In order to stimulate economic growth, the leading central banks of the world were forced to weaken monetary policy. In 2019, the Fed lowered its base interest rate three times (July, September, October) to 1.5–1.75%. The rate cut in July was the first since the 2008 global financial crisis.

  • USA

Despite the volatility and geopolitical uncertainty, thanks to the support of the monetary authorities, major US stock indexes showed record growth: in 2019, the S&P 500 blue-chip index grew by 28.7%, the high-tech Nasdaq Composite index increased by 37.2% and the Dow Jones industrial index added 22.2%

In terms of sectors, technological (+ 44.3%), industrial (+ 33.8%) and financial (+ 29.3%) grew the most. Smaller relative growth was recorded in the energy industry (+ 13.5%), telecommunications (+ 17.3%), and the mining industry (+ 20.9%). The most significant growth was led by the company Advanced Micro Devices Inc. (+ 157%), while PG&E Corp (-73%) showed the largest decline.

Separately, it is worth highlighting the top 3 companies whose stocks had a greater impact on the growth of the S & P500 index. They are all representatives of the technology sector. Most of the growth in the index was reflected by the upward movement of 90% by one of the largest market capitalization companies in the world - Apple. Microsoft's stock growth in 2019 exceeded 59%; Facebook stock growth exceeded 53%.

  • Europe

The British FTSE 100 index for 2019 increased by 12% yoy. Uncertainty surrounding the Brexit situation negatively affected the FTSE 100: many global investors avoided UK stock due to the high level of economic and political uncertainty in the country. At the same time, a protracted trade conflict affected the export economy of oriented European countries, which led to a decrease in the manufacturing industry and worsening the situation on the labor market. The following sectors were the best: industrial (on average, shares in the sector in 2019 increased by 28.95%), financial (+27.3%), consumer (+26.98%). The shares of the energy, mining and technology sectors in 2019 were among outsiders, adding 6%, 12% and 14%, respectively. Among individual companies, shares of the London Stock Exchange Group (+93%) and clothing retailer Next PLC (+78.5%) increased the most, while NMC Health PLC (-34%) showed the largest decline in quotes.

The German DAX index grew by 25.2% yoy. The following sectors showed the greatest growth: utilities (+32.2%), technology (+29.3%) and financial (+27.4%). The telecommunications sector (+2.95%), the mining industry (+10.7%), as well as the consumer goods sector (+11.6%) turned out to be worse than the market. The shares of Adidas AG brought their shareholders in 2019 61% profitability due to the growth of quotations. Wirecard AG, on the other hand, lost 19% of its value over the same period.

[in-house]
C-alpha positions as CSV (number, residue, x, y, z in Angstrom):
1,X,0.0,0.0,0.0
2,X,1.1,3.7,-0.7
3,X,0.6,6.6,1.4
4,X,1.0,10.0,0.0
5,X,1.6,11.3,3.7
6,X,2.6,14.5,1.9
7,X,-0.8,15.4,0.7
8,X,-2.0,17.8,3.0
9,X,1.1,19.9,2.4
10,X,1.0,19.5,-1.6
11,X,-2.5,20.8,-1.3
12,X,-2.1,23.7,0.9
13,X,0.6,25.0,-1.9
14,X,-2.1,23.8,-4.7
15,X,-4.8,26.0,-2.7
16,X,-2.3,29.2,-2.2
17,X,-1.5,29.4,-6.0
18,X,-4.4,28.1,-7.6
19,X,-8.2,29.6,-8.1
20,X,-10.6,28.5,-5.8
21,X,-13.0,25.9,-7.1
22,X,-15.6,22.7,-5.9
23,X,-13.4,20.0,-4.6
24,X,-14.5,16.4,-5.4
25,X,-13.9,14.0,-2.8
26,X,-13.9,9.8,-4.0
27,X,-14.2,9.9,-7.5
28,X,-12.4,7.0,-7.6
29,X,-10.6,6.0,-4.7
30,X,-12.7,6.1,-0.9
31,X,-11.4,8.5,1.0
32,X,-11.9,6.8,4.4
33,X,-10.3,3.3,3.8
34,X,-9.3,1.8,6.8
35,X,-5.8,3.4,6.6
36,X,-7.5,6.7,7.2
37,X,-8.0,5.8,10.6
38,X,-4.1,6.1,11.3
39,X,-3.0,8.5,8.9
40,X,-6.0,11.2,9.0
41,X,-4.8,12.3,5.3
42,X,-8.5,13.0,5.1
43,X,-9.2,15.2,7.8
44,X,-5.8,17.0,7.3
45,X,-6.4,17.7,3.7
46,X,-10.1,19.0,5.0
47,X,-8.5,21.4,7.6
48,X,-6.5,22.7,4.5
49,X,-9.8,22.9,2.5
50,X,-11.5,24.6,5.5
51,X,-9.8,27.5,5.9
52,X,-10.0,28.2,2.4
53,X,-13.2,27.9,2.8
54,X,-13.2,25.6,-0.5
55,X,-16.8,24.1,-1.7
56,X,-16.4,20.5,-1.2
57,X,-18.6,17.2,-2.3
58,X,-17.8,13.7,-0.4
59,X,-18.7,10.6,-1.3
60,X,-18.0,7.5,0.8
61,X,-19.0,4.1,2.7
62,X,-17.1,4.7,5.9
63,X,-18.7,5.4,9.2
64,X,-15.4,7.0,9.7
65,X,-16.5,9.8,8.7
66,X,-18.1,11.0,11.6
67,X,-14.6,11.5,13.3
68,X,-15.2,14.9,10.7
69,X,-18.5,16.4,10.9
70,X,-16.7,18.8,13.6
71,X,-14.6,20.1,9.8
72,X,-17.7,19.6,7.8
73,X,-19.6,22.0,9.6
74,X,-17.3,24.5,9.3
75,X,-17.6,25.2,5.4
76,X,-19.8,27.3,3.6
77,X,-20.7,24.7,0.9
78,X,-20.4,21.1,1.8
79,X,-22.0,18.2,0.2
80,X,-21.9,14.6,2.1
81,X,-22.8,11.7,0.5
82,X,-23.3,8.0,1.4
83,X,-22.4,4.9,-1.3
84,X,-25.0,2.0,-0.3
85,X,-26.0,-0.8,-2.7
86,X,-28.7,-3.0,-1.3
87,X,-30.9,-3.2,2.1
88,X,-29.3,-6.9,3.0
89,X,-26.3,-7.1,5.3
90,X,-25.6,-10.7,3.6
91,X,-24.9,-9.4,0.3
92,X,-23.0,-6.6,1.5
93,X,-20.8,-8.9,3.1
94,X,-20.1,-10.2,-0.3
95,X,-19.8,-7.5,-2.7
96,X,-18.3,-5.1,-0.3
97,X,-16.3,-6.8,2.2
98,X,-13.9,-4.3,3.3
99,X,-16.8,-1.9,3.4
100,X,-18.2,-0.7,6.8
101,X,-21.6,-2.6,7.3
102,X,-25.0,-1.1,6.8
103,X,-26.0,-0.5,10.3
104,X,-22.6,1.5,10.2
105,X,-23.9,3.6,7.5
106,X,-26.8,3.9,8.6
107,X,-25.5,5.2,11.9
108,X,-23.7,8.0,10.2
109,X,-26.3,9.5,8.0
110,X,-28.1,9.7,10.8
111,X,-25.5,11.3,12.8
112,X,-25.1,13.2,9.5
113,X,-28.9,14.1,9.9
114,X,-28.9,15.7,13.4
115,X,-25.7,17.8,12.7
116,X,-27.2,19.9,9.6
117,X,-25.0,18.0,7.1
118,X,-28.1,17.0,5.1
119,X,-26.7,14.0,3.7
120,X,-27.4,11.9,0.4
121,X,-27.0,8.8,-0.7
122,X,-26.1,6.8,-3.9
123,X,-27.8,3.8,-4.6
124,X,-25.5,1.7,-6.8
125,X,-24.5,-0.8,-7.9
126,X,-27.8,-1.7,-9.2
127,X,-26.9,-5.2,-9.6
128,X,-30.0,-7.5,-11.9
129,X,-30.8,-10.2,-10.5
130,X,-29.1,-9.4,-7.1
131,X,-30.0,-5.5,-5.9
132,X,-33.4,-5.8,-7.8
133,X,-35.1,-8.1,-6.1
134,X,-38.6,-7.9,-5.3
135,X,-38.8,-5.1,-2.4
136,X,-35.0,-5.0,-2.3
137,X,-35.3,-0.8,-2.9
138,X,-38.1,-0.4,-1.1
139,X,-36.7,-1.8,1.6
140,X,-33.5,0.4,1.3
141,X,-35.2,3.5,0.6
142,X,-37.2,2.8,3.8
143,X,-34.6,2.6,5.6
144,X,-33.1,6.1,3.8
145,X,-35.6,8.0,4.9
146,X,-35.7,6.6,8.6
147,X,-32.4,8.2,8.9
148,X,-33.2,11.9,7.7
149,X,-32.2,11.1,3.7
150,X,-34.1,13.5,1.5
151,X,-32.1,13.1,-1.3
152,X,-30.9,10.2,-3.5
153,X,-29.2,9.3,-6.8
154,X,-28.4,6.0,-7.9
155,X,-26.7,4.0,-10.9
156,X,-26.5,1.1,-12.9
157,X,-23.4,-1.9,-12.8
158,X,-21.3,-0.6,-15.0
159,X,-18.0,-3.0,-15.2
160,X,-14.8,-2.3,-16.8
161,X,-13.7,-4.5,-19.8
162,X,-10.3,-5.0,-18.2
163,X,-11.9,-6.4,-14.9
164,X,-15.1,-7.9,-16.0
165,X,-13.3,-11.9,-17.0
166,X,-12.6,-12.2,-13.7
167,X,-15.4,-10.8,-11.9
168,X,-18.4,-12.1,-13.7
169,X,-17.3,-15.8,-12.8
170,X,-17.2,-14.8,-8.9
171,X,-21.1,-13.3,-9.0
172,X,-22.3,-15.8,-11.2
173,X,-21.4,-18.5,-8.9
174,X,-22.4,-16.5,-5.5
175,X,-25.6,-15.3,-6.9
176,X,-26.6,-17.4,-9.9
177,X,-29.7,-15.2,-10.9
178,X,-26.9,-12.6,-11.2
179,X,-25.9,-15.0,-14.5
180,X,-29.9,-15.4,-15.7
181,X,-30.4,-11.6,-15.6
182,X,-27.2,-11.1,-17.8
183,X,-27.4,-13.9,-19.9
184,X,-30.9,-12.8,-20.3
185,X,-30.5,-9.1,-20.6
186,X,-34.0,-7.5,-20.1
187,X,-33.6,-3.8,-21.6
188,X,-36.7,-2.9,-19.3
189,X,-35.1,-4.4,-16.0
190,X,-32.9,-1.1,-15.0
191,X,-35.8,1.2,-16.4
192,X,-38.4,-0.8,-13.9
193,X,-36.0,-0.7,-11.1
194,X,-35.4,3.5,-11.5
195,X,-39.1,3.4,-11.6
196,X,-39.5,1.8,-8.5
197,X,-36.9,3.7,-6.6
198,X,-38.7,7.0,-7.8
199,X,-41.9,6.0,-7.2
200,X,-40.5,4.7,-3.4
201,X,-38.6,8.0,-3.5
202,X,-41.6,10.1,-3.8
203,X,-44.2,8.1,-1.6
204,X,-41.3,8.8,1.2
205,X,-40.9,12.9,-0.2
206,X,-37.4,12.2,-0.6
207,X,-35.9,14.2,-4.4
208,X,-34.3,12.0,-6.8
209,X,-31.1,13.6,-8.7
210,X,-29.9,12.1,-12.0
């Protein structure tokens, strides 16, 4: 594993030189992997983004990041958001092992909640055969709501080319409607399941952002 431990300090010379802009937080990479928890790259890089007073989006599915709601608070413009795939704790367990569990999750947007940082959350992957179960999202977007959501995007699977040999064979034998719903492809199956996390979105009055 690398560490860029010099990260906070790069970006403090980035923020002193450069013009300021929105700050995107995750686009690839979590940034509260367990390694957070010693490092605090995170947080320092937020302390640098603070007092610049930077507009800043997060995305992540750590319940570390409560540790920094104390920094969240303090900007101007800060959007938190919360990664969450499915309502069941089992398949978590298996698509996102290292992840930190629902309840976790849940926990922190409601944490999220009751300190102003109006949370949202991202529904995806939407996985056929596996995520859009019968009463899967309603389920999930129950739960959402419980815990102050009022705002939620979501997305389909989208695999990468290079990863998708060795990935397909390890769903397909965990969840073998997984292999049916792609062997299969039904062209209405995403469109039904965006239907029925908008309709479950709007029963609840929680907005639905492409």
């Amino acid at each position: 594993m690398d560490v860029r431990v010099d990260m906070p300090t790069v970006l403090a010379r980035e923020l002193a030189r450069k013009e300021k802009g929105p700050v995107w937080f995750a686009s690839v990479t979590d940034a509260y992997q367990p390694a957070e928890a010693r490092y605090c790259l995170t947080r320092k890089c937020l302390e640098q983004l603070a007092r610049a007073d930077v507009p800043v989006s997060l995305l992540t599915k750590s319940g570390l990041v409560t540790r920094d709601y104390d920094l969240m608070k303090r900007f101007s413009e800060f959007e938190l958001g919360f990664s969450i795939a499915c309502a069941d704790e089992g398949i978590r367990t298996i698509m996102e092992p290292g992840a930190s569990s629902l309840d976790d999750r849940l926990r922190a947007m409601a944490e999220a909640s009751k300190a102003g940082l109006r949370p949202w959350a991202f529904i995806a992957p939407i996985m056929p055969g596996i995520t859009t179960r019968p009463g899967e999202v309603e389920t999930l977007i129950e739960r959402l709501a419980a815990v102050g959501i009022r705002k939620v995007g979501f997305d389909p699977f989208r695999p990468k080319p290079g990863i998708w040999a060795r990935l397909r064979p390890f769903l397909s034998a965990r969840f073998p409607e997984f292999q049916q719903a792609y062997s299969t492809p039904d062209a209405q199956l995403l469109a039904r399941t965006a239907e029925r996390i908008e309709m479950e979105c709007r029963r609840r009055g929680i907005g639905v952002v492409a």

The French CAC 40 index increased by 29.6% yoy. The main beneficiaries of the index are the technological (+45.4%), industrial (+36.5%) and financial (+33.8%) sectors. As for individual stories, the shares of technology company STMicroelectronics NV increased the most, adding 98.4%, while securities of the automobile concern Renault SA lost 16.7%.

  • Asia

Asian stock indices have shown significant growth, despite worries about the protracted trade conflict between the US and China and the slowdown in the domestic economy. The Shanghai SSE Composite Index increased by 23.7% yoy. The best industries by average annual profitability: technology (+55.4%), essential goods (+ 30.9%), financial (+ 27.1%). At the bottom of this list are: utilities (+ 12.7%), energy (+ 12.8%), as well as consumer (+ 13.6%) sectors. Separate mention is made by the results of the technology company Will Semiconductor Ltd, which shares increased by almost 400% over the year, as well as the telecommunications company Beijing Xinwei Technology Group, whose securities lost 79%.

Japan's Nikkei 225 Index increased by 20.9% yoy. In the Nikkei index, the technology sector reached impressive growth in 2019, with stocks rising on average 36% yoy, followed by telecommunications that grew by 21% and industrial production (+ 17.3%). Securities of the municipal and energy sectors lost an average of 8.8% and 0.6%, respectively, while the mining sector grew by 5.8% per year. The shares of the technological company Advantest Corp (+ 181.6%) grew more than the others in 2019, and the largest decline was noted for the pharmaceutical quotes Sumitomo Dainippon Pharma Co L (-38.2%).